In order to quantify the contributions of active regions to space weather and space climate, the authors use two proxies: the flare index and the axial dipole moment index. The flare index is defined as the sum of all flares produced by an active region, where each contributing flare is weighted by its brightness in X-ray wavelengths. Solar flares are primary triggers for space weather events, and are therefore a good proxy to measure the impact of active regions on short-term solar activity. The axial dipole moment index is defined as the contribution of an active region to the overall magnetic dipole moment of the Sun. The Sun’s magnetic dipole moment at the end of a single solar cycle determines how the magnetic field will behave in the next cycle, and is therefore a measurement of space climate. The axial dipole moment index is dependent on the area, latitude, and the tilt angle of the active region (the angle between sunspots in a single active region).
The authors computed flare and axial dipole moment indices for a sample of 567 large active regions observed from 1974 to present, and their results are shown in Figure 2. Of these, 42% were simple active regions and 58% were complex active regions. Simple active regions were on average larger than complex ones. The authors found that 81.1% of complex active regions and 15% of simple active regions produced strong flares. It is well established that active regions with more complex magnetic configurations tend to produce stronger flares; therefore, it is unsurprising that this subset of active regions contributed the most to space weather..
They found that simple and complex regions have a similar fraction of high axial dipole moments (42.7% and 49.7%, respectively). While complex active regions contributed more to space weather than simple active regions, both types of active regions contributed similarly to space climate.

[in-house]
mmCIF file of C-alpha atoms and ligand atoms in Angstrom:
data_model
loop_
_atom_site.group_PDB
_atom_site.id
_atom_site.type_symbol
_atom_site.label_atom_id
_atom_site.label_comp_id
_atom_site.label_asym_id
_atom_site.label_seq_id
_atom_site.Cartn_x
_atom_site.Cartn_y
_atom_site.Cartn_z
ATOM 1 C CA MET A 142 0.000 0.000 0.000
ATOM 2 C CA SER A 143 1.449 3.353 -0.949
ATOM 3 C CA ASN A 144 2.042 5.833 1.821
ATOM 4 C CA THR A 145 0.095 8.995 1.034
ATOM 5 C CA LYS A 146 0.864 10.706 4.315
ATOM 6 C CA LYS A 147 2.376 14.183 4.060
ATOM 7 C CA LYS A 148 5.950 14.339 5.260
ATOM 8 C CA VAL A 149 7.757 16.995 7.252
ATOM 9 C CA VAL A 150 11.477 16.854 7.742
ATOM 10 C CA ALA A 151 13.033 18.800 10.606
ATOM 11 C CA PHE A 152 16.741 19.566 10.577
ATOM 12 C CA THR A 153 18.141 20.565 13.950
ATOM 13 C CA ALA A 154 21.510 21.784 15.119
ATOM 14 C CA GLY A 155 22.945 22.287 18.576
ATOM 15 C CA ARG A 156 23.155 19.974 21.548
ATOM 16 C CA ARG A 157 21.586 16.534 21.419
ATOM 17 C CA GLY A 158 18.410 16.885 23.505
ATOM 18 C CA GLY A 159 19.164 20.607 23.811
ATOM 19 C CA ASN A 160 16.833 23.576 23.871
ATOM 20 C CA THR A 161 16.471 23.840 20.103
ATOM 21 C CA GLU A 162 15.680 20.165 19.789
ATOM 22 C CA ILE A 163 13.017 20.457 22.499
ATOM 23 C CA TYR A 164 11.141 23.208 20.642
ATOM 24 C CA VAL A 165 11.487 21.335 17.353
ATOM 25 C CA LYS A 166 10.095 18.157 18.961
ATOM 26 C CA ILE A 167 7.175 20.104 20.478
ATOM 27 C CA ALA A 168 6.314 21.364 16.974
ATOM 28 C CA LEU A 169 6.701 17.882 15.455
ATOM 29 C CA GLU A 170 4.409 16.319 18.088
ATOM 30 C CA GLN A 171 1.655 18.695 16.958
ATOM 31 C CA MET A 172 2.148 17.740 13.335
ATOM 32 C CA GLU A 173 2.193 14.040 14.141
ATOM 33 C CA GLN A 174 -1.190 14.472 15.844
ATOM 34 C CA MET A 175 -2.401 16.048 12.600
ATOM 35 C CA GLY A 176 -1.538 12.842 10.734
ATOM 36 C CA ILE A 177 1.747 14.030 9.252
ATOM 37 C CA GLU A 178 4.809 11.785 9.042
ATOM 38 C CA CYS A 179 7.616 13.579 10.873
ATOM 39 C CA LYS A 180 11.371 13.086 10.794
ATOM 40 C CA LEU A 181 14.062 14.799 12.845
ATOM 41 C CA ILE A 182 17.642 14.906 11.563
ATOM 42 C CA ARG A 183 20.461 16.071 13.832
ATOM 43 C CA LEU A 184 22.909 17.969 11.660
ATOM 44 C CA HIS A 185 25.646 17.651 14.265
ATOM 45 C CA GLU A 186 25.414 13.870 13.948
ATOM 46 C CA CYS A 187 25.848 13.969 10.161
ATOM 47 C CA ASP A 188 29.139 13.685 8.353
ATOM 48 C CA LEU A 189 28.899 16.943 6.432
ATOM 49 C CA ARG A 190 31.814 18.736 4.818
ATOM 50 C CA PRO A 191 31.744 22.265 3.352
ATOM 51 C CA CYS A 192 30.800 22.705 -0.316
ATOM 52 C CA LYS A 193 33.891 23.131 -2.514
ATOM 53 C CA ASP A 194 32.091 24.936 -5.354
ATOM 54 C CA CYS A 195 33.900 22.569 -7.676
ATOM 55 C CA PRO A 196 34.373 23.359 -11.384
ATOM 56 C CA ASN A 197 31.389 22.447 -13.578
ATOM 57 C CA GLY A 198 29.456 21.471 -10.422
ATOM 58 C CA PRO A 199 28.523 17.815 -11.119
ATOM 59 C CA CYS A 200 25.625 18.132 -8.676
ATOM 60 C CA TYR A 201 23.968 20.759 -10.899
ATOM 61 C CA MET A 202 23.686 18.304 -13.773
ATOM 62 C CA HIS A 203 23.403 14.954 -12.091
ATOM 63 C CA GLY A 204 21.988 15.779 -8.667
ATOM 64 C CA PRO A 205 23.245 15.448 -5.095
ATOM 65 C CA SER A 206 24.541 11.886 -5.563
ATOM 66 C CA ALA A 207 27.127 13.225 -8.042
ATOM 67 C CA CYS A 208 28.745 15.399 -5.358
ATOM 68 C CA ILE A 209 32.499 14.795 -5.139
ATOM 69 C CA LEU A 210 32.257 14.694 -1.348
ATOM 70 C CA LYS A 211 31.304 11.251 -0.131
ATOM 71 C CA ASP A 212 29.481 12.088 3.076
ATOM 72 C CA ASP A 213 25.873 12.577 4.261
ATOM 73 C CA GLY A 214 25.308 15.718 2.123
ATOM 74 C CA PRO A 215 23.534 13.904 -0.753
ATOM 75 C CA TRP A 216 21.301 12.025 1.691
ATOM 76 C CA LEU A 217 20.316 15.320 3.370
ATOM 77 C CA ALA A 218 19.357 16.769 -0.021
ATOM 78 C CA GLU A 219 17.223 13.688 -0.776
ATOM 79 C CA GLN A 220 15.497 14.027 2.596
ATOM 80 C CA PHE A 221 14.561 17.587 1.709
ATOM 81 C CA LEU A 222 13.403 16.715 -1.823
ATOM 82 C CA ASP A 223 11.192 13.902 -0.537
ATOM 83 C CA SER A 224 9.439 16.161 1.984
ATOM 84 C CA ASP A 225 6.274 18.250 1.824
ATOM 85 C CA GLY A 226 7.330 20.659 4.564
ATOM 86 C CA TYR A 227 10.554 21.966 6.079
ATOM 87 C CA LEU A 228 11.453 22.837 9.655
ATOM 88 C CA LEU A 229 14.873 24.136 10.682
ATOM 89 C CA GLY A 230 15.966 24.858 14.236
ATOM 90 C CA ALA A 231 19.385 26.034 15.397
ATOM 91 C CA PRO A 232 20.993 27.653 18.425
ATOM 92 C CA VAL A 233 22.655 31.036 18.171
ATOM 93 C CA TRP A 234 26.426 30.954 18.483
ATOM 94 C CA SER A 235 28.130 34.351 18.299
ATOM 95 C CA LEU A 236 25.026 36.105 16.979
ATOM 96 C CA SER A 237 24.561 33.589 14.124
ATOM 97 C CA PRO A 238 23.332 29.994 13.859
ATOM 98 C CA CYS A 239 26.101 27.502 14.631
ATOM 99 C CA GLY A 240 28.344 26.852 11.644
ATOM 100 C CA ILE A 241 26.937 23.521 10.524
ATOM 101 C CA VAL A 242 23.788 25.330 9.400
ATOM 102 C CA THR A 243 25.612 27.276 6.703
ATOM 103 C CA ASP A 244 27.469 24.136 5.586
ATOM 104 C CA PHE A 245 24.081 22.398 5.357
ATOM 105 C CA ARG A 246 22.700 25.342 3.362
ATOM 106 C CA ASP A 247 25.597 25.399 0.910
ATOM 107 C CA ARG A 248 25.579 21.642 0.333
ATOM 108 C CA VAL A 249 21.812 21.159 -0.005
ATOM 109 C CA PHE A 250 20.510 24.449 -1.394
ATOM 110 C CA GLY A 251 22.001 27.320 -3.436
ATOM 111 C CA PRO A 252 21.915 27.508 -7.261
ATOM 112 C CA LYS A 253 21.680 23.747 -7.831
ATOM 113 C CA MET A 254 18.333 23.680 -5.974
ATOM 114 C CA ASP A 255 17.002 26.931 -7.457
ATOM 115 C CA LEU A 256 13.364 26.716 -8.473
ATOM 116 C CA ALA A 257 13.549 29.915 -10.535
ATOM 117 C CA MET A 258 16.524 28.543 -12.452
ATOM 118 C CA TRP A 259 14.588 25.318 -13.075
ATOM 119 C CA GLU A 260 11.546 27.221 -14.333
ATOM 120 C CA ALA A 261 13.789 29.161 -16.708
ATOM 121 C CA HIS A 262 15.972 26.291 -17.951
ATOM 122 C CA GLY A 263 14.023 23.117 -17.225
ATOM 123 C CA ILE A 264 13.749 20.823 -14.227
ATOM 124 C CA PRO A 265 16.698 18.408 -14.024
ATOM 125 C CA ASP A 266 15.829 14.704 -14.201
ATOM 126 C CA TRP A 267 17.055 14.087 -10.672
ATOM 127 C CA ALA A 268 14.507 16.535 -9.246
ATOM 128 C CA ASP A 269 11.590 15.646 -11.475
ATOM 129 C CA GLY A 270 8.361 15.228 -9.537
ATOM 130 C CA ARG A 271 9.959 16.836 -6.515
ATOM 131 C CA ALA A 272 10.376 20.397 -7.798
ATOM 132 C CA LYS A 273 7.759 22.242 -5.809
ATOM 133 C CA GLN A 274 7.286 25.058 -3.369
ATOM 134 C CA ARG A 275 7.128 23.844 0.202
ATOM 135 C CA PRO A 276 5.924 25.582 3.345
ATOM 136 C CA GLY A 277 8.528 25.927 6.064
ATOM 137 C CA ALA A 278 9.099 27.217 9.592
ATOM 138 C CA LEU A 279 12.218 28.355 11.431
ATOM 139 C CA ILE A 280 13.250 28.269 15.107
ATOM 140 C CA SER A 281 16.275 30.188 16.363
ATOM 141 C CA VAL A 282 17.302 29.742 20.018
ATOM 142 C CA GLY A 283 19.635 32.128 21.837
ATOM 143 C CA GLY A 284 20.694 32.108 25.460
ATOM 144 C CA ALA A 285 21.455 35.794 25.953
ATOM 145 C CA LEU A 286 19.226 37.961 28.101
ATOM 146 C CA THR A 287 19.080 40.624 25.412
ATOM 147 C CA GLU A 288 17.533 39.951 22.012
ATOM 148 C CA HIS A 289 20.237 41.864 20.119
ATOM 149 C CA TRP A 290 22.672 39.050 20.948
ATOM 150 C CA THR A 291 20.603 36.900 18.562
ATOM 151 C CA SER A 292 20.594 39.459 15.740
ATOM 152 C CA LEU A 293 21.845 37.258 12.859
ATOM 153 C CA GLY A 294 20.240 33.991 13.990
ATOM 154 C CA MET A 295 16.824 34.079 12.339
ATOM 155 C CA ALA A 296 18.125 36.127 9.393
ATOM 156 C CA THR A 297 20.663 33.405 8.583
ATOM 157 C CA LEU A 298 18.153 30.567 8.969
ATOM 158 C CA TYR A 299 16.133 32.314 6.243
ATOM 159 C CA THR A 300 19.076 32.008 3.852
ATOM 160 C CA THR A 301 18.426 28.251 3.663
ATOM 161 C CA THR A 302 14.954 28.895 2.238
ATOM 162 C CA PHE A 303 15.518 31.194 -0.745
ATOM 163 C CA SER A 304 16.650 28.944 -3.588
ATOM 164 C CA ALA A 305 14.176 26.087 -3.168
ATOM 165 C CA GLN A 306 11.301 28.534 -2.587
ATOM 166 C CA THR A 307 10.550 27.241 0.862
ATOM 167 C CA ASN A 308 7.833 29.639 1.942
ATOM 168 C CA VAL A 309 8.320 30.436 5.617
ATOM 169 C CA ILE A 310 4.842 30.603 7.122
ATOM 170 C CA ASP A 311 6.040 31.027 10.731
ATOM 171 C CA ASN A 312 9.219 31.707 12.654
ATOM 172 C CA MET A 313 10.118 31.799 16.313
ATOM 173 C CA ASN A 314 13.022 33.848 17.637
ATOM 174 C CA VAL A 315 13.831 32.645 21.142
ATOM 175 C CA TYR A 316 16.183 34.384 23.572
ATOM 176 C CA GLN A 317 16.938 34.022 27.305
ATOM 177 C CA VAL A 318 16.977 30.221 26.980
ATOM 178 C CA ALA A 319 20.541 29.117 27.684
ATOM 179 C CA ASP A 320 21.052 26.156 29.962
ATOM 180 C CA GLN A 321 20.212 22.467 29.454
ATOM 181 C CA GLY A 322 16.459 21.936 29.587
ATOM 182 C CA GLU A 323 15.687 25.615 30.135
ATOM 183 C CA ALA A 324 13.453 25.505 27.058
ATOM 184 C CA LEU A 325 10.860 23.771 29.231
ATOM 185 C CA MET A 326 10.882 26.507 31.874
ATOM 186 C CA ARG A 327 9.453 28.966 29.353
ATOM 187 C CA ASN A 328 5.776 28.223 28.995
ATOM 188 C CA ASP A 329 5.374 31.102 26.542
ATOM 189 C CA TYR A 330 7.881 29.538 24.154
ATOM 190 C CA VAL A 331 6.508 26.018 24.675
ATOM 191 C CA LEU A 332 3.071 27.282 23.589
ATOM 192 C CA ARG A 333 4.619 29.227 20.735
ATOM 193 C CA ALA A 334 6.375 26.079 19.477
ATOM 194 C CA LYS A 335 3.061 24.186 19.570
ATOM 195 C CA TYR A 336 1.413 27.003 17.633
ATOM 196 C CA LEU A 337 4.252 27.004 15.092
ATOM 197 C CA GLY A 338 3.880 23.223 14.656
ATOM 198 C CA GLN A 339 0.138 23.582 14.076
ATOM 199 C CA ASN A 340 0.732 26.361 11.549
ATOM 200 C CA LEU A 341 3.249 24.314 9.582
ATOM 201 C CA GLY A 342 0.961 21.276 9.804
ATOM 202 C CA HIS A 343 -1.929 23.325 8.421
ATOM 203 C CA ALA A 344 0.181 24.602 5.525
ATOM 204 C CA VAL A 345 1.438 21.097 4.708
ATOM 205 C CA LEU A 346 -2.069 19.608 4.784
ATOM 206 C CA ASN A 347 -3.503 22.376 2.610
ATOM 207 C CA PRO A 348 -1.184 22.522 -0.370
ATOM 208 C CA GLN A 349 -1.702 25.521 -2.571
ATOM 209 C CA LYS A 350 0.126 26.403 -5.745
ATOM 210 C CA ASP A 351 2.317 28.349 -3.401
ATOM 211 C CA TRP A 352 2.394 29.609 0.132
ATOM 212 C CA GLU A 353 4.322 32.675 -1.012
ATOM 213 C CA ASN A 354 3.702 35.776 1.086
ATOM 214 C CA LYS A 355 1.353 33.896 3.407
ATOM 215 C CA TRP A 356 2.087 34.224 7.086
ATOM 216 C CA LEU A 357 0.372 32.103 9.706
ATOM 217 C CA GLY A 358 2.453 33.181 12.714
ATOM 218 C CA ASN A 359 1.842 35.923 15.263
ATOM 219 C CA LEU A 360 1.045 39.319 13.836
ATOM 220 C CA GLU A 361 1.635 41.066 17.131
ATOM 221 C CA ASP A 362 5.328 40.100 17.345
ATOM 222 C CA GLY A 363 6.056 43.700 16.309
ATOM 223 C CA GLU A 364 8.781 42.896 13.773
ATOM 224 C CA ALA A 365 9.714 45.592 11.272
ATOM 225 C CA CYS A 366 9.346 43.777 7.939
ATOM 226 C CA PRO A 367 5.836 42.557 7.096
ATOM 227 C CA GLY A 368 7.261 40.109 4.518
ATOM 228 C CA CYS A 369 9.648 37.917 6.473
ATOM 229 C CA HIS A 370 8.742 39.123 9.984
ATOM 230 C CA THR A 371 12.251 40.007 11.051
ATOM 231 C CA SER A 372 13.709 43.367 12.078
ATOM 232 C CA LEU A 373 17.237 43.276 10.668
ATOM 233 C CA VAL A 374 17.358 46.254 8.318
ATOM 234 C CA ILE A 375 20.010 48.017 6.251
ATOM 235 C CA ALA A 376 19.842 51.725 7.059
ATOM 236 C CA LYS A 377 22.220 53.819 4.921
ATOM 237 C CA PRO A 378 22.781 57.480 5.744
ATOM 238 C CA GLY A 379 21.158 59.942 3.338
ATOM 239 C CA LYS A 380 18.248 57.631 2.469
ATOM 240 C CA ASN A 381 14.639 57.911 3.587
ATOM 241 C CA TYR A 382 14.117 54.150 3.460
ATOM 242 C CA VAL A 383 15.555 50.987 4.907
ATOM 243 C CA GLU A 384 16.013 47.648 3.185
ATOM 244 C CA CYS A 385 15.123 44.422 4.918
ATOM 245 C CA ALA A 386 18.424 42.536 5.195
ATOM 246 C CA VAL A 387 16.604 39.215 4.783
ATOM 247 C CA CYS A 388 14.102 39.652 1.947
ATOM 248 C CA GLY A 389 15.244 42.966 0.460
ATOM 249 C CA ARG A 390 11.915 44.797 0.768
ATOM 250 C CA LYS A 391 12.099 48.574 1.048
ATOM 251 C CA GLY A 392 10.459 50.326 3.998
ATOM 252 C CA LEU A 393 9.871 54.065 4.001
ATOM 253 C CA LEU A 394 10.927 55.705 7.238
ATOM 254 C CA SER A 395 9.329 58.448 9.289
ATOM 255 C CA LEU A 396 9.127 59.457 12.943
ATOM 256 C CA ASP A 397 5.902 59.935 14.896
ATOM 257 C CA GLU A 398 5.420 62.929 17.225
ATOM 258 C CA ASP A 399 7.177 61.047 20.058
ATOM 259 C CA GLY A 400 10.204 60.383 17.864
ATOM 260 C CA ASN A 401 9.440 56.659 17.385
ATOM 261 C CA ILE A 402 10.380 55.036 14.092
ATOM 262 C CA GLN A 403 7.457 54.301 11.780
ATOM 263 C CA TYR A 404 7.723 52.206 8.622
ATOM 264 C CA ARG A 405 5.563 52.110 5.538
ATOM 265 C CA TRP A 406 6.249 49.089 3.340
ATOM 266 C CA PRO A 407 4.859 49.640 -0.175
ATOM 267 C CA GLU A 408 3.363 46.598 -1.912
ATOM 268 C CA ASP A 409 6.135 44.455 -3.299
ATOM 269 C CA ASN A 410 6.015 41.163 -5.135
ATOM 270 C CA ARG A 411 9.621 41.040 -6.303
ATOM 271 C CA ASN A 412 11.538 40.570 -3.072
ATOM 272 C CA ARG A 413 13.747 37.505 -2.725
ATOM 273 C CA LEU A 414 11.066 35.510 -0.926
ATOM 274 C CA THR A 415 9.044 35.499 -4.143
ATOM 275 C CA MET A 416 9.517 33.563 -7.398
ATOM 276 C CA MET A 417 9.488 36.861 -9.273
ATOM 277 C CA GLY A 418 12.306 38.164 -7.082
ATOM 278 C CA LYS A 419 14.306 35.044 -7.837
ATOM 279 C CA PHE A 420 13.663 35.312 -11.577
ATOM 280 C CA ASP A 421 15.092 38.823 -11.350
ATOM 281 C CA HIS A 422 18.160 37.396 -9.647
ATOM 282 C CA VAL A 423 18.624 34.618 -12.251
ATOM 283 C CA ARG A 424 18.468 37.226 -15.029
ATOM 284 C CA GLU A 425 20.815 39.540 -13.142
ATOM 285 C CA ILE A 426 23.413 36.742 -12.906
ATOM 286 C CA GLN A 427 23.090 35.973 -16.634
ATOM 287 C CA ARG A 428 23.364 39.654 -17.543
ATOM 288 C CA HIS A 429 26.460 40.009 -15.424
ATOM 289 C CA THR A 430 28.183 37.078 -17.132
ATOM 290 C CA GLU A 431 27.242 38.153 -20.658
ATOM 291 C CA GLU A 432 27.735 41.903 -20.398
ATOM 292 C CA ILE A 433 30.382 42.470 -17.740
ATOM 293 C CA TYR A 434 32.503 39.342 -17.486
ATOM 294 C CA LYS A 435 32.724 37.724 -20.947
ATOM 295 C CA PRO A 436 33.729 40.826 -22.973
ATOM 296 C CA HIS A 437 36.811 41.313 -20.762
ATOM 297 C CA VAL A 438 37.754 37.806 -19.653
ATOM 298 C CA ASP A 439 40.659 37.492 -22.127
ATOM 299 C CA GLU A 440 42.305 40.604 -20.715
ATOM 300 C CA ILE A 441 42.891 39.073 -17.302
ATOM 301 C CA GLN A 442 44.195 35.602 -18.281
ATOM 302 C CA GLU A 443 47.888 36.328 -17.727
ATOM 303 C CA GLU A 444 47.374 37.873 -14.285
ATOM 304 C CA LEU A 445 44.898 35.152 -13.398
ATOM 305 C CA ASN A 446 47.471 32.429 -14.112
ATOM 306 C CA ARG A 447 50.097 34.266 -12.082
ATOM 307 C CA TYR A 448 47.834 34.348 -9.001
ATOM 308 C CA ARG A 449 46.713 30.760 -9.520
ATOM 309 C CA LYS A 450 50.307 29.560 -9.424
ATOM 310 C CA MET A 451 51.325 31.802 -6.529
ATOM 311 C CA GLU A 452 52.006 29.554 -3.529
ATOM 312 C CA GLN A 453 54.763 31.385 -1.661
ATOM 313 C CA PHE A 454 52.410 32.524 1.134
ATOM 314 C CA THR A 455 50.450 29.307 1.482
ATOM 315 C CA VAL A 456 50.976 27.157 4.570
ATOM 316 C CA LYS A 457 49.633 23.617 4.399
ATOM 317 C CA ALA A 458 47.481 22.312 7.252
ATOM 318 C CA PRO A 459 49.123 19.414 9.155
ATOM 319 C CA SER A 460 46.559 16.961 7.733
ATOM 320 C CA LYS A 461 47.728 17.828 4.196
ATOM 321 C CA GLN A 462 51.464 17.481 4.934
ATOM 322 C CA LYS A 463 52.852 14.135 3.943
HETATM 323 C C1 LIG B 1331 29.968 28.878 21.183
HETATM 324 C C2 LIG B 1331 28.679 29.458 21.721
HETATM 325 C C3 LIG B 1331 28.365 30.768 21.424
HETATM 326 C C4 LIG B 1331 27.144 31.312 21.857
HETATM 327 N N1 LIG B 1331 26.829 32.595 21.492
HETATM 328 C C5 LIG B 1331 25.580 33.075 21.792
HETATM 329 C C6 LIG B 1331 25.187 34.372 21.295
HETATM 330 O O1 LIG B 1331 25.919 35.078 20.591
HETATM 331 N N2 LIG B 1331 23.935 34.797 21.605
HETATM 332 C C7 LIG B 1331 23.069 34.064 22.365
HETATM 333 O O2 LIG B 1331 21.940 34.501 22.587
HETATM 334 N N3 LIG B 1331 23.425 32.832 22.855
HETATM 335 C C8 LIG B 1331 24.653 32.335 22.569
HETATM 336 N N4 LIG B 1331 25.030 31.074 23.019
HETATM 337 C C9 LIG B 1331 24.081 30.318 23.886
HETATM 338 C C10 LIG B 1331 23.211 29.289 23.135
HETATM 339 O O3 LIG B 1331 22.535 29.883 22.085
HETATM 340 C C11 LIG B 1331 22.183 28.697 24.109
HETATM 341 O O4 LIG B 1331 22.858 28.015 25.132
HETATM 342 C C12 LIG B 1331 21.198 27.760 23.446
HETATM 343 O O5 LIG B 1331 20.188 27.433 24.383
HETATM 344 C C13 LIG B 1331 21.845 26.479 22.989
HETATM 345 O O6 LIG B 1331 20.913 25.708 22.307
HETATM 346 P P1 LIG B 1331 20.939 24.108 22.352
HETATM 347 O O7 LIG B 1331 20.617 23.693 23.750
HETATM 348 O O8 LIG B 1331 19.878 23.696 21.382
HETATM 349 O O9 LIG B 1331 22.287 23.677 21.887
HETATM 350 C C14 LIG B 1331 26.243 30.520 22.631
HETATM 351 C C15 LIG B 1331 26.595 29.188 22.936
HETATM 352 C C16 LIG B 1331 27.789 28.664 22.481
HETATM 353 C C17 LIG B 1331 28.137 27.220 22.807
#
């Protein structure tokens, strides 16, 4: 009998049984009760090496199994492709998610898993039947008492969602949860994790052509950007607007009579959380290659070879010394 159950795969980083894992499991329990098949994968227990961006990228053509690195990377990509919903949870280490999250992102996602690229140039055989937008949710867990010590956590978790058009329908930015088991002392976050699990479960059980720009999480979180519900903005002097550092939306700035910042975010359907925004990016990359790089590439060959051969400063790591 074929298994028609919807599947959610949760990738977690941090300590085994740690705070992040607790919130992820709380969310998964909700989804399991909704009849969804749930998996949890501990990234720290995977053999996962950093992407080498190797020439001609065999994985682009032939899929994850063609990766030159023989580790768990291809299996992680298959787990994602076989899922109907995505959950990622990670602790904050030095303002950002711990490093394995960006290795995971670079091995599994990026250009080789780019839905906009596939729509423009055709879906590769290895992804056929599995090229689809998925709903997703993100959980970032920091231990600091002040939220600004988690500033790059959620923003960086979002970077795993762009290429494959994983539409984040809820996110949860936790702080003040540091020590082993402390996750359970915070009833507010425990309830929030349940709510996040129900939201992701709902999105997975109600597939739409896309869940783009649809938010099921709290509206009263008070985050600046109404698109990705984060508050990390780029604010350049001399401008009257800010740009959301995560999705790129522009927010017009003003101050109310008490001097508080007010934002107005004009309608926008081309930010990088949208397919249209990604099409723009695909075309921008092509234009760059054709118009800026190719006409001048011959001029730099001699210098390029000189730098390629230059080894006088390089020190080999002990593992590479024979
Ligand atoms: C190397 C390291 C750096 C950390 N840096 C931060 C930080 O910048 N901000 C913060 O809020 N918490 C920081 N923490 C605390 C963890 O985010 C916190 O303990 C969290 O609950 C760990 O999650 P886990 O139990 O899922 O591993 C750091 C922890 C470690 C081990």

The authors also compared the area of each active region with their flare and axial dipole moment indices and found that the areas of complex active regions showed a higher correlation with flare index than simple active regions. They found no correlation between area and dipole index for either type of active region. Therefore, while large active regions tend to contribute more to space weather, there is no such area dependence for their contributions to space climate.
Overall, the authors concluded that complex active regions contributed more to space weather and both simple and active regions contributed equally to space climate. This result furthers our understanding of how the solar magnetic field impacts near-Earth variations in space.
What about all the other stars in the universe?
This analysis also has implications for objects outside our solar system. The question of whether or not other stars behave like the Sun in their short and long-term variability remains unsolved (see this astrobite for an example of previous work done on the subject). One primary point of interest in this field is superflares, flares that are many times more intense than those produced by the Sun, whose observed luminosities dwarf that of their host star. Based on observations and models, astronomers have concluded that the energy of a superflare is dependent on either the total magnetic energy in the star or cyclic magnetic behavior similar to the solar cycle. However, these models usually ignore the degree of magnetic complexity in the star. The authors of today’s paper showed that these types of variations, while much less severe in the Sun, are in fact dependent on the complexity of the star’s magnetic field.
Although we still have a long way to go towards fully understanding magnetic activity in stars (including our own Sun!), today’s paper brings us one step closer. As the wealth of solar magnetic field data increases thanks to instruments like the Solar Dynamics Observatory and upcoming instruments like DKIST, more pieces of this long puzzle are being put into place.